My 7-year old son announced the other day that he didn’t want to give money this year to the same nonprofit we gave money to last year because that organization is “dumb.” Now let me point out that the little guy was in a bad mood and feeling fiesty, so his frustration was probably exaggerated. However, I realized as I continued talking with him that his exasperation stemmed from a lack of understanding about the realities of the world he lives in.
Each year my two sons and I decide together where our family Christmas donation will go. Last year we selected a nonprofit that buys toys for local children who otherwise won’t get any. Because my 7-year old has so many toys, and for the most part gets what he wants at Christmas and birthdays, it suddenly became unfathomable to him that other children might not get toys for Christmas. Therefore, he thought it was “dumb” to give money to an organization that would buy toys for other kids. As he said, “Why should we give our toy money to other kids so they can buy toys?”
I suddenly recognized that my sons were completely sheltered from kids who didn’t have as much as they did. The children my kids go to school with all come from similar middle-class households, they all have enough to eat and enough to play with. Aside from the volunteer activities we do, my boys have no exposure to people who have a different background or life experience than they do.
But this article from Jacqueline Pfeffer Merrill made me realize that my family is not alone. As she puts it, “Our social lives bring us less frequently into contact with a broad range of the community than was true in past decades, and many of us are less likely to be active in community groups that address the needs of those in our neighborhoods.” We are much more sheltered than generations past from those who are different from, or needier than us. That means our children are growing up not realizing that there are deep needs in our communities that we are obligated as fellow citizens to help address.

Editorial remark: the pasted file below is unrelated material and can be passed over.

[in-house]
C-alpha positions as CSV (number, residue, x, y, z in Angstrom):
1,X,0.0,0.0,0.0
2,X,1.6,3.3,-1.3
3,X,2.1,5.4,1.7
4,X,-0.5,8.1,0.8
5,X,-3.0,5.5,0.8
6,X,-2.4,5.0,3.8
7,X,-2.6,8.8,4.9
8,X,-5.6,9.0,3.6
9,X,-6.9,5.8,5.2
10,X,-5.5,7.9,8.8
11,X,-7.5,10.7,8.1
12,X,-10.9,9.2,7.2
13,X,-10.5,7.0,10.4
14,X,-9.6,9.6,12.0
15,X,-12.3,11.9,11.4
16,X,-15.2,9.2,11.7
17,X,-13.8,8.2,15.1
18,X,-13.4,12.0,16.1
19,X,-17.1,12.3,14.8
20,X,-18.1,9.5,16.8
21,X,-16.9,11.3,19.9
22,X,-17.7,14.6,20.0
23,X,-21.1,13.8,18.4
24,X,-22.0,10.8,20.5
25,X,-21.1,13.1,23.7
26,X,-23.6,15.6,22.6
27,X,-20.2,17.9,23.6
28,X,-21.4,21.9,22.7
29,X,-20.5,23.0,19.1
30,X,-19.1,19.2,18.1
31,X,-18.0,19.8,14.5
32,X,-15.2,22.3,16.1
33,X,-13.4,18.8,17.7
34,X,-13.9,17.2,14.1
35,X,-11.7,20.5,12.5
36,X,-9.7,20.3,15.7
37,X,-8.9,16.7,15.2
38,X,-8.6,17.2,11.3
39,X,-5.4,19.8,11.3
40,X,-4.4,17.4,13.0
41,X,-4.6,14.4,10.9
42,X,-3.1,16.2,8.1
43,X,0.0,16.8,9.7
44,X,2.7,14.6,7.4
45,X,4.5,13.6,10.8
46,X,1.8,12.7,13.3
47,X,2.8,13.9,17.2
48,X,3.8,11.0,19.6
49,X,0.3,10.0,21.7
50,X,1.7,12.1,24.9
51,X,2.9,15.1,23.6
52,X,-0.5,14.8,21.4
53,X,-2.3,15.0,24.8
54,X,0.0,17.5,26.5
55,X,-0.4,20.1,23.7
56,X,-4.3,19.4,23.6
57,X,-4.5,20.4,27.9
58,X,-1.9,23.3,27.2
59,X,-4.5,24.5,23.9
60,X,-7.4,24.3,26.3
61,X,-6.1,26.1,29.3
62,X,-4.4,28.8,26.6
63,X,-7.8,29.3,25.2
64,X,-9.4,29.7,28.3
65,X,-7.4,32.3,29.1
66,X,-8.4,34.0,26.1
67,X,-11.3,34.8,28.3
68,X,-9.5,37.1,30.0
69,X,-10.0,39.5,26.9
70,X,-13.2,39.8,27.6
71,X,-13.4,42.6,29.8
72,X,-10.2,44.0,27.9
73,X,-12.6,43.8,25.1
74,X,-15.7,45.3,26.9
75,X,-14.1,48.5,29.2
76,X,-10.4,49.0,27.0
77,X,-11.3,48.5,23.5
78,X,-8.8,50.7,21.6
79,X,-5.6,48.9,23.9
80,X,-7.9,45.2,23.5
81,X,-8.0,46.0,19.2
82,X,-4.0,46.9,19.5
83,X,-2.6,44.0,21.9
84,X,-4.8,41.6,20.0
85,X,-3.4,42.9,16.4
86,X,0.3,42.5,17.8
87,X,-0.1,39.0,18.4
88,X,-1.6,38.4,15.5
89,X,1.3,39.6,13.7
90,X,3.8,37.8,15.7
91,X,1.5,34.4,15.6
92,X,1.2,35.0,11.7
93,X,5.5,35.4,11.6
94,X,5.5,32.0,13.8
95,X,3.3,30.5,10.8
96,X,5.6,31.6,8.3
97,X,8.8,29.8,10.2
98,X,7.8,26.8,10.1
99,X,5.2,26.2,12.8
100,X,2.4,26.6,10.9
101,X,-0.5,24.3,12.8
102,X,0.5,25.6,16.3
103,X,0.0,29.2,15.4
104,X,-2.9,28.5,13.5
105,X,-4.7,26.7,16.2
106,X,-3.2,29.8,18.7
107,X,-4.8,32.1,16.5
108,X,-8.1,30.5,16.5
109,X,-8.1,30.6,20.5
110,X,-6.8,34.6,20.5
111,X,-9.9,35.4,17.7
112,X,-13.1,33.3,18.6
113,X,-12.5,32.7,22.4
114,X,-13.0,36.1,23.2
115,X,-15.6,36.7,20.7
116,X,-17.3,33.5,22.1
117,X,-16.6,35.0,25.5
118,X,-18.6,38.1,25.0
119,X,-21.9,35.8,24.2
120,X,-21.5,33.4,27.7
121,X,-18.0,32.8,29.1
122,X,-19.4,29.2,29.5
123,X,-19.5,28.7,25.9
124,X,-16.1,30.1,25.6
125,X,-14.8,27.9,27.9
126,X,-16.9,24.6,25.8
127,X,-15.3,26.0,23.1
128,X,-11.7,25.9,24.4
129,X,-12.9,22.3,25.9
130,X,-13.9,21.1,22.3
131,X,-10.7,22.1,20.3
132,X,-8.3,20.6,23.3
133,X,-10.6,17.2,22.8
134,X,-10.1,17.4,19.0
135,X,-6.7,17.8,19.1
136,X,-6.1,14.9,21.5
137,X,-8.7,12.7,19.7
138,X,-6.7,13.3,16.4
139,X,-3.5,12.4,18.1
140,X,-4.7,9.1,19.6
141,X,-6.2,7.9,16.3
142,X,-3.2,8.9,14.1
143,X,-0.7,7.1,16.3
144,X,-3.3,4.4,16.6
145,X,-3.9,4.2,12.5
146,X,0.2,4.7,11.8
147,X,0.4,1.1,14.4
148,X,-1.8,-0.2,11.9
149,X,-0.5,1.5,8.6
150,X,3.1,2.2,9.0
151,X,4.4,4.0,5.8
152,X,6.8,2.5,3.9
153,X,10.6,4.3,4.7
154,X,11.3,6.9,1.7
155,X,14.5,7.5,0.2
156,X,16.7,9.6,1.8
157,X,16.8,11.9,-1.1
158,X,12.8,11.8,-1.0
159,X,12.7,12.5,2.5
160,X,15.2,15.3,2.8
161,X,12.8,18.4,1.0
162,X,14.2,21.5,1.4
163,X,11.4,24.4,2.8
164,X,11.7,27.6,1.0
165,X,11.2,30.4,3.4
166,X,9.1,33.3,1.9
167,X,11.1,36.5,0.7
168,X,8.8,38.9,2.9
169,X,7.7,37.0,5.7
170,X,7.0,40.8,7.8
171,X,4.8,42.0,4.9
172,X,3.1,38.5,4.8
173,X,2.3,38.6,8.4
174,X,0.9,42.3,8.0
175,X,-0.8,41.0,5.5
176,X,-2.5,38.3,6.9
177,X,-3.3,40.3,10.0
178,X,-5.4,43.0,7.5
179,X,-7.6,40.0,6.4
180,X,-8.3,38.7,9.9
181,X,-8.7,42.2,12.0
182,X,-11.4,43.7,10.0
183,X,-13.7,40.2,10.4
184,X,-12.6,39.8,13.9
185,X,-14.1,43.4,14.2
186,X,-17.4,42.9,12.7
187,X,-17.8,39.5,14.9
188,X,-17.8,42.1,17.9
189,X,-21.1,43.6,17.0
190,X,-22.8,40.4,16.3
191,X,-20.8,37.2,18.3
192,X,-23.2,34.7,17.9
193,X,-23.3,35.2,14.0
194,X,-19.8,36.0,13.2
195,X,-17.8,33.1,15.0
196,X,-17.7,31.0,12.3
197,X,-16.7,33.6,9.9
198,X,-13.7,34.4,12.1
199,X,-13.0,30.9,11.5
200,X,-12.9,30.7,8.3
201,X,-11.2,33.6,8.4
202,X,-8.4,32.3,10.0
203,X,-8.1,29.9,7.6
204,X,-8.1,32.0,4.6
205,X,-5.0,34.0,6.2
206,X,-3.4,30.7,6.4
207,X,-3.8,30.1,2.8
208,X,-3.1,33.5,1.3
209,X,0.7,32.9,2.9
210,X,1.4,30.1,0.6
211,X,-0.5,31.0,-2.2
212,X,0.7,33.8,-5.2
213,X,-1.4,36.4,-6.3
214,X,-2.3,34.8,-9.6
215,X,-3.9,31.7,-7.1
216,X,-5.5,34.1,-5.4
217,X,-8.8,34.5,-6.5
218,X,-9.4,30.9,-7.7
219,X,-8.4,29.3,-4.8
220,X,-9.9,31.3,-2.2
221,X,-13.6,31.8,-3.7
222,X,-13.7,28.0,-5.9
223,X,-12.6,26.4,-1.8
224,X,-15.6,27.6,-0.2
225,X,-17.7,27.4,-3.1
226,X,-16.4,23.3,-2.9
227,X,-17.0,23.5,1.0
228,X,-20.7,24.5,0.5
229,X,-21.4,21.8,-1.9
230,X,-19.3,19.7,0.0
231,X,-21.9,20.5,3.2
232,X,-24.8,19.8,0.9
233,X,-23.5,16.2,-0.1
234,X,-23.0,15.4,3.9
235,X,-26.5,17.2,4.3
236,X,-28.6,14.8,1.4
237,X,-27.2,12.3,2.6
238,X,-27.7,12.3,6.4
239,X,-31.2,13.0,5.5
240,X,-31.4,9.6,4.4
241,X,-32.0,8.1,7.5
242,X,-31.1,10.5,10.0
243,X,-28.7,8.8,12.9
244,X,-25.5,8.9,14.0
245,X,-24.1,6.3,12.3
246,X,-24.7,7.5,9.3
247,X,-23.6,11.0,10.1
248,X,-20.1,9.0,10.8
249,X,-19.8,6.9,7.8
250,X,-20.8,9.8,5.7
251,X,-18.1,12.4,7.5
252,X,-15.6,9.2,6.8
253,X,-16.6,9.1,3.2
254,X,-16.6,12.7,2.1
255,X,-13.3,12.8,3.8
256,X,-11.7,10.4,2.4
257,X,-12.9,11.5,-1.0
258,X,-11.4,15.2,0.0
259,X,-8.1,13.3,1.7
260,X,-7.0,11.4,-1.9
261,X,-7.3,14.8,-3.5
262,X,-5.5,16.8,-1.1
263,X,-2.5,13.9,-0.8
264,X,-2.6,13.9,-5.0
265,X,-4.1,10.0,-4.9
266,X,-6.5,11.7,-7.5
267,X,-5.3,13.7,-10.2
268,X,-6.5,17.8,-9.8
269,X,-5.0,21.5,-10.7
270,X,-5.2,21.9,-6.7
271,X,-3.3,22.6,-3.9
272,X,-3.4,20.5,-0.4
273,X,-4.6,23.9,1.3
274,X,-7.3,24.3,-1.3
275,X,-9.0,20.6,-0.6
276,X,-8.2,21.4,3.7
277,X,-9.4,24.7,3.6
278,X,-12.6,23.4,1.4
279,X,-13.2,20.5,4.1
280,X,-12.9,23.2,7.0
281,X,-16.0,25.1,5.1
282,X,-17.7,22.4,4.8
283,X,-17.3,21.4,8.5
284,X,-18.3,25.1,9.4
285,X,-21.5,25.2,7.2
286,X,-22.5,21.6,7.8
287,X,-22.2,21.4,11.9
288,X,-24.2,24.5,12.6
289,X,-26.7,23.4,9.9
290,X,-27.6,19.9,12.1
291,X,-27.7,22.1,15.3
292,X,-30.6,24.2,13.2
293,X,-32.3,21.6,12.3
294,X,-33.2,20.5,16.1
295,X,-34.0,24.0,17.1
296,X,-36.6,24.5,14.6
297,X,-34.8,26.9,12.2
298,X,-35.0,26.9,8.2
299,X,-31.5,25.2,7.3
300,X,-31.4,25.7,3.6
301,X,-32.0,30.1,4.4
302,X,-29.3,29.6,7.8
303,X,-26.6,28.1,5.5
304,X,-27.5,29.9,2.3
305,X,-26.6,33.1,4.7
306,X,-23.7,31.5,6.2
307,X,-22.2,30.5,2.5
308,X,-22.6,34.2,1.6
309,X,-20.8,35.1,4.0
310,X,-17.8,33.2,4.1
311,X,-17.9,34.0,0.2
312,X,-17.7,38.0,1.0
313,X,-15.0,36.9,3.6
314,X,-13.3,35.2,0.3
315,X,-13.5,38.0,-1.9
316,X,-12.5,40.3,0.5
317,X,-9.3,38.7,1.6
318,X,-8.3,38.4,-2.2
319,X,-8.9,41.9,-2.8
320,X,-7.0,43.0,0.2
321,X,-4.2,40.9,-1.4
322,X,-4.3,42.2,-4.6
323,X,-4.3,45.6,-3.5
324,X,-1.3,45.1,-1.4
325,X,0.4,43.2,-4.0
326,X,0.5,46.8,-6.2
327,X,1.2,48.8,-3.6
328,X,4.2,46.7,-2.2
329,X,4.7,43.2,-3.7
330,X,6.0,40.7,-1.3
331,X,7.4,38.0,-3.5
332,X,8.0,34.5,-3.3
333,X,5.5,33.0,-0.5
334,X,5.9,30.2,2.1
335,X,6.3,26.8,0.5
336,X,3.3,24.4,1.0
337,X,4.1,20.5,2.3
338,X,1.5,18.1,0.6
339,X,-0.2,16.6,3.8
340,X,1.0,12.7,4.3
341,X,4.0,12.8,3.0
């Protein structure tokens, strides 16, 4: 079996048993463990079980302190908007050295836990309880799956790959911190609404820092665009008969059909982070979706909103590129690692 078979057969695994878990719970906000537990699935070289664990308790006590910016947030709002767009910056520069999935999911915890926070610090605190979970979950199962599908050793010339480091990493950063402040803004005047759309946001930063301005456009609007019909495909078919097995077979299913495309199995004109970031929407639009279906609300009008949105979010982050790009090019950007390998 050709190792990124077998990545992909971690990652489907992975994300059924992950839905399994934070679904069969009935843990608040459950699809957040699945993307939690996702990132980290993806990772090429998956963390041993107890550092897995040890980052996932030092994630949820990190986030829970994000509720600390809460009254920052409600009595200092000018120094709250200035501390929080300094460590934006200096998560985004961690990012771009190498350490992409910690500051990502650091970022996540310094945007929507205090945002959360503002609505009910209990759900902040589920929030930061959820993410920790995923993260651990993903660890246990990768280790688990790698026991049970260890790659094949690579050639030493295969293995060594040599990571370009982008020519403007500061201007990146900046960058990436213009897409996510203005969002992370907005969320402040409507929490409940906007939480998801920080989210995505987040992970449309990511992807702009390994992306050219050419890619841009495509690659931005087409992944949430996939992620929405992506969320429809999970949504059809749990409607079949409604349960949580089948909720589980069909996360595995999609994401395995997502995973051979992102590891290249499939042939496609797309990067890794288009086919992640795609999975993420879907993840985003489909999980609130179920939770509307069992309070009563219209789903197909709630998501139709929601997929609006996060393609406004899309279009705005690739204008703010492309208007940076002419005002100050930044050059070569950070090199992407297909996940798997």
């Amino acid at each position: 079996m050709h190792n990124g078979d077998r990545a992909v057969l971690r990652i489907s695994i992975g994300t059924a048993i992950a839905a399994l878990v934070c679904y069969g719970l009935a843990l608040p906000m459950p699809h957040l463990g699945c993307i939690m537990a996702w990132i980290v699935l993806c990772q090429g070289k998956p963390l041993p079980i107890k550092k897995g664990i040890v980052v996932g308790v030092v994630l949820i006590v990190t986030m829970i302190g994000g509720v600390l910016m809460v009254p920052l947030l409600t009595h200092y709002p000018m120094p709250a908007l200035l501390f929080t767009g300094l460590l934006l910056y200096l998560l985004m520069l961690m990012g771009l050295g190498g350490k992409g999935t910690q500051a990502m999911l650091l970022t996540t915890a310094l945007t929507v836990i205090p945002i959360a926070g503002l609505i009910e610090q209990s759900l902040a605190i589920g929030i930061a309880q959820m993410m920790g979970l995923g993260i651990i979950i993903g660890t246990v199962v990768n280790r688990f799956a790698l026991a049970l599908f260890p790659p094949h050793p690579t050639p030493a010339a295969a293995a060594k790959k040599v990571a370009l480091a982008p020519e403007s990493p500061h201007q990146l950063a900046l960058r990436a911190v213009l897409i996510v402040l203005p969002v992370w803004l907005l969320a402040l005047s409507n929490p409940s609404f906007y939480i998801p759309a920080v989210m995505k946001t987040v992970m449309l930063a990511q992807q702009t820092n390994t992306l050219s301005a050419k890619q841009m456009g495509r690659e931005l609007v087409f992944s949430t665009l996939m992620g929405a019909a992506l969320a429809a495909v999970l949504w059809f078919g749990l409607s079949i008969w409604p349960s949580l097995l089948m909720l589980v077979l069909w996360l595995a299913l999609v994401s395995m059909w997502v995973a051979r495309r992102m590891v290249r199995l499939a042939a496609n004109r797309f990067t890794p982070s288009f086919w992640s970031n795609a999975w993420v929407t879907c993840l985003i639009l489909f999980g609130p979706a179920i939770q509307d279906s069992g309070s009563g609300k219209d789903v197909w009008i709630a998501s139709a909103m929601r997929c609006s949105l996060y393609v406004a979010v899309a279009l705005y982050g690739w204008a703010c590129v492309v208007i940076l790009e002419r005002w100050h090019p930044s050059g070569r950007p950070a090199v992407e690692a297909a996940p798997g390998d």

Merrill highlights a couple of examples from a growing list of programs that are aimed at addressing this gap in our children’s understanding of the needs of our community, like the one-hour PBS special Growing Hope Against Hunger, featuring a muppet named Lily whose family regularly does not have enough to eat, and Little Givers, a ten-week class about philanthropy for three- to five-year-olds. Another organization that Merrill doesn’t mention, is one of my favorites and a regular for me and my boys, Little Helping Hands here in Austin, Texas. Little Helping Hands provides opportunities for parents and their young children to volunteer across the city in food pantries, recycling centers, parks, homeless shelters, and much more. I’ve talked about the merits of this amazing nonprofit before.
It is really unfortunate that it is necessary to have organizations like these to teach our kids about the needs of others. But I’m glad that we do. These days it is an on-going job of parenthood to make sure your children realize how lucky they are and how that luckiness requires them to give back. And my husband and I obviously have more work to do.
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